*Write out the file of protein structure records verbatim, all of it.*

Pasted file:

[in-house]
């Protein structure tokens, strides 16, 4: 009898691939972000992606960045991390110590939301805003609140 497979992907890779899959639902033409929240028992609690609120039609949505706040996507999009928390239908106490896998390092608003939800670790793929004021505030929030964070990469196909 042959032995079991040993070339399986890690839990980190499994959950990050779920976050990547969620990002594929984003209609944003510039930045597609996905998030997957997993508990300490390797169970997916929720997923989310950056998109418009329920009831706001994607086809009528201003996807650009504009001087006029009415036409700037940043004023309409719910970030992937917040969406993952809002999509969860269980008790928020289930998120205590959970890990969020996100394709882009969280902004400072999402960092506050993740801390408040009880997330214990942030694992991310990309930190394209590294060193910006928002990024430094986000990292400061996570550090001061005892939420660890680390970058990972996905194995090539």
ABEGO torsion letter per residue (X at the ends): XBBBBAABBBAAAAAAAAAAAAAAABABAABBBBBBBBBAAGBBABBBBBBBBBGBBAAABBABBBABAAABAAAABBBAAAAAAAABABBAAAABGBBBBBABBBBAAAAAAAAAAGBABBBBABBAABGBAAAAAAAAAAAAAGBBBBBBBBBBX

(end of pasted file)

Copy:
[in-house]
């Protein structure tokens, strides 16, 4: 009898691939972000992606960045991390110590939301805003609140 497979992907890779899959639902033409929240028992609690609120039609949505706040996507999009928390239908106490896998390092608003939800670790793929004021505030929030964070990469196909 042959032995079991040993070339399986890690839990980190499994959950990050779920976050990547969620990002594929984003209609944003510039930045597609996905998030997957997993508990300490390797169970997916929720997923989310950056998109418009329920009831706001994607086809009528201003996807650009504009001087006029009415036409700037940043004023309409719910970030992937917040969406993952809002999509969860269980008790928020289930998120205590959970890990969020996100394709882009969280902004400072999402960092506050993740801390408040009880997330214990942030694992991310990309930190394209590294060193910006928002990024430094986000990292400061996570550090001061005892939420660890680390970058990972996905194995090539």
ABEGO torsion letter per residue (X at the ends): XBBBBAABBBAAAAAAAAAAAAAAABABAABBBBBBBBBAAGBBABBBBBBBBBGBBAAABBABBBABAAABAAAABBBAAAAAAAABABBAAAABGBBBBBABBBBAAAAAAAAAAGBABBBBABBAABGBAAAAAAAAAAAAAGBBBBBBBBBBX